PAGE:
Try it with classic appetizers like salami, figs and melon or with spicy food like Thai and Vietnamese cuisine.

Read our full review here.

Stella Rosa Moscato d'Asti
4.3/5

The three things that make this wine the best value are:

1) It’s fruity, sweet and with a crisp acidity. All in all it’ll be a better sensorial experience than the Barefoot Moscato.

2) It’s more versatile than Barefoot as you can dare pair it with clams on top of the classic pairing options.

3) It costs ~$13 which is a good value for the quality you get.

Try it with salami, goat cheese ravioli, Indian dishes, Parmigiano, or clams.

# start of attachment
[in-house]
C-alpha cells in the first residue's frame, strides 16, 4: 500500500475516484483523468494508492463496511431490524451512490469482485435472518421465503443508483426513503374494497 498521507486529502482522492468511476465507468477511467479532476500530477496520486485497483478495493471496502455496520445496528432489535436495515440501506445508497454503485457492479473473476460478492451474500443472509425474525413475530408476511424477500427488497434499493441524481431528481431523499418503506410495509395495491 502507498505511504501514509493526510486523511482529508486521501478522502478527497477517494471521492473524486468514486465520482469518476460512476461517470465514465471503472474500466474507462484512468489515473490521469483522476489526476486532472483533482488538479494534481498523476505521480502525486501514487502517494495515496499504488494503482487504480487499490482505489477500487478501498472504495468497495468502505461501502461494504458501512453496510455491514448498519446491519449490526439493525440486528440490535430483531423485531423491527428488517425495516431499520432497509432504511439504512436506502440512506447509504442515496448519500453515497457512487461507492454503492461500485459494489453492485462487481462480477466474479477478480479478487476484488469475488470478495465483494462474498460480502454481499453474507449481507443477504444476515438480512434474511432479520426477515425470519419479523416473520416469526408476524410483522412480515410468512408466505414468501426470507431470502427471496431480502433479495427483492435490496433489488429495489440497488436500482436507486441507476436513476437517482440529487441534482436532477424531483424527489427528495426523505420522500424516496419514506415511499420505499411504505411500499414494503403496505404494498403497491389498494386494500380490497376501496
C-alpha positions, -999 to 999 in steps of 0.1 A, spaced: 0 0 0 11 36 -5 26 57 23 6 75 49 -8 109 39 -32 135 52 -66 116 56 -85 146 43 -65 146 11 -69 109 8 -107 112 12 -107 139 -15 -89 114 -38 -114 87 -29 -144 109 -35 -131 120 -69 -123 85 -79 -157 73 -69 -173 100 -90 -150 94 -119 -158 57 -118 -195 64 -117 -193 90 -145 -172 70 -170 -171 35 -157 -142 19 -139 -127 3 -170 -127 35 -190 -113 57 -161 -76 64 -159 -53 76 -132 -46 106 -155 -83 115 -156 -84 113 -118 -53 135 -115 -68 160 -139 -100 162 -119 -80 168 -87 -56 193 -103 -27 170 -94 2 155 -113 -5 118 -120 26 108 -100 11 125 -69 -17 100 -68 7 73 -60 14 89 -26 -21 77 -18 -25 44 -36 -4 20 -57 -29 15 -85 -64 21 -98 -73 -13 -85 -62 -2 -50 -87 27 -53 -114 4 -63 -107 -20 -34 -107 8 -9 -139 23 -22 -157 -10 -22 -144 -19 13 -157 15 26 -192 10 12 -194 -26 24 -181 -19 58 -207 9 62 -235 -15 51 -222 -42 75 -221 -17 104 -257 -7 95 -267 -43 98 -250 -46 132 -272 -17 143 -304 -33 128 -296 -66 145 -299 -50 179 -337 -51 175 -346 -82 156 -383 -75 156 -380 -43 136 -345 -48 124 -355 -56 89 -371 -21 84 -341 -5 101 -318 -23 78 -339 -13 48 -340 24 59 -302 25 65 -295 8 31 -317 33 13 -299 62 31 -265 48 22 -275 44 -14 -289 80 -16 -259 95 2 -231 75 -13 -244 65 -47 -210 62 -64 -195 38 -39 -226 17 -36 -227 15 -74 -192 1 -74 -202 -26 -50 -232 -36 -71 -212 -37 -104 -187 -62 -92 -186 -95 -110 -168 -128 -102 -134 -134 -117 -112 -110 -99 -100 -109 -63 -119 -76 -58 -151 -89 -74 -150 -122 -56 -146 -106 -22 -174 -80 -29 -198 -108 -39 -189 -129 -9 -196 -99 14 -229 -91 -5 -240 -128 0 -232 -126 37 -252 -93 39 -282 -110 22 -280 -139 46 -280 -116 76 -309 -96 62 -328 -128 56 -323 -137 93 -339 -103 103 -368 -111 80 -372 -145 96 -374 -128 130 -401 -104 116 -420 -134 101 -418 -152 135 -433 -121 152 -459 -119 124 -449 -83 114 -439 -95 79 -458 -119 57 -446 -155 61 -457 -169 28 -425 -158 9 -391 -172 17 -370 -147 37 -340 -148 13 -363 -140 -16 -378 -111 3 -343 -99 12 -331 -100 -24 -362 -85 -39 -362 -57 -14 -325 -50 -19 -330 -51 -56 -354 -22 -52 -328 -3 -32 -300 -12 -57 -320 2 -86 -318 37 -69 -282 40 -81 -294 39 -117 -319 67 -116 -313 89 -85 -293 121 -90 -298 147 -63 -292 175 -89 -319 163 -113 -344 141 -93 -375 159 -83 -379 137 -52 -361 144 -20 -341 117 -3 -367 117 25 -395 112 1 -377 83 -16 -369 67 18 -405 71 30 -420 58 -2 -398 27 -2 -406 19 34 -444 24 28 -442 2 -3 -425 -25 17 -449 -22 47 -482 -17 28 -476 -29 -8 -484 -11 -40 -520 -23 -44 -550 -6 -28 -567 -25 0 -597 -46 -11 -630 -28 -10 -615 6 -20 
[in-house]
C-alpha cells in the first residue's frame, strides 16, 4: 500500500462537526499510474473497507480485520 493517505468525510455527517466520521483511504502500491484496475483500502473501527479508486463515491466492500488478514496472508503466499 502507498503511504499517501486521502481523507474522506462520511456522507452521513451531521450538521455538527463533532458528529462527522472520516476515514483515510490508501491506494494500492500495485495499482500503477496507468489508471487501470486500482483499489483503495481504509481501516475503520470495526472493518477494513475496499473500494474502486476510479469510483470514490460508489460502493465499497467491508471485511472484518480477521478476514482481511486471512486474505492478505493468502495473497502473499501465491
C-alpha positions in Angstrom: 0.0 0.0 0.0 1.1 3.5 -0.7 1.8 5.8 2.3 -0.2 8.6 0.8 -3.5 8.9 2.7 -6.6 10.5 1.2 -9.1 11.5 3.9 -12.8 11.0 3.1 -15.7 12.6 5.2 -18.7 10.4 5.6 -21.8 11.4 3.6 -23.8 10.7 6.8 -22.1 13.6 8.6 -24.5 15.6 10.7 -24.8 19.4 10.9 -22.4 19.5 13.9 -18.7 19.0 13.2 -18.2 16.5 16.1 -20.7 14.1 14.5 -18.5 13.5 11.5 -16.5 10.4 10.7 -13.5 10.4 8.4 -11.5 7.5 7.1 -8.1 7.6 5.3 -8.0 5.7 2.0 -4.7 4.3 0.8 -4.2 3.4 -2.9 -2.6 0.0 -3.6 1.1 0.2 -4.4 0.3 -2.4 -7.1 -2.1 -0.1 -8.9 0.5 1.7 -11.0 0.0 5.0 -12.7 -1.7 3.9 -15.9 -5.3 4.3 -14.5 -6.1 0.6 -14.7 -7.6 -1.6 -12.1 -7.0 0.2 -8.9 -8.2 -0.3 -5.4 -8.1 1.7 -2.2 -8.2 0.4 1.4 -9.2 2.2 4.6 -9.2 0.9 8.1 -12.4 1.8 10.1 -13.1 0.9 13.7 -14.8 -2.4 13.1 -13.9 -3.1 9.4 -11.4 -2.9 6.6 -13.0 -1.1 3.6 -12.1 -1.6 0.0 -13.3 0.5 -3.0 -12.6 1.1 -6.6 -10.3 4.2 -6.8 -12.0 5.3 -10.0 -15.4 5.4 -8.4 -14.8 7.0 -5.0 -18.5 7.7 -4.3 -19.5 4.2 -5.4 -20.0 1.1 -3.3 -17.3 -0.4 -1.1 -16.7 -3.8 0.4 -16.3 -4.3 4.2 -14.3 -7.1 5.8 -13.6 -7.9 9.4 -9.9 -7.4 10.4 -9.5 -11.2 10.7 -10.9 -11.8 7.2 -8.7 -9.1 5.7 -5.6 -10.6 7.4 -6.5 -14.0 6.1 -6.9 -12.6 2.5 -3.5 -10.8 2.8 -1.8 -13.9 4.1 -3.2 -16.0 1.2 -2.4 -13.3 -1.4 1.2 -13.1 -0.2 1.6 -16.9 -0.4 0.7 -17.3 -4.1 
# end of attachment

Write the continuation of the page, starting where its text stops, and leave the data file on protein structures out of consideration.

Read our full review here.

Ruffino Moscato
d'Asti
4.2/5

There are at least three things that make this wine the best overall:

1) This is probably one of the best Moscato d’Asti you can find at this price, i.e. $15.

2) It’s more elegant and refined than the other two bottles, which means you’l experince its delicacy.

3) It has more layers of complexity, which means that aromas and flavours will develop as you drink give you a more rounded experience.

Try it with charcutrie board, Parmiggiano Reggiano, Cheddar, or light desserts.

Read our full review here.

Comparison

Let’s now take a closer look at the difference between Prosecco vs Moscato so that you’ll have enough details to make an informed decision.

Prosecco vs Moscato: Where are they produced?

Here you’ll find a brief overview of Prosecco vs Moscato from regions and wine styles points of view.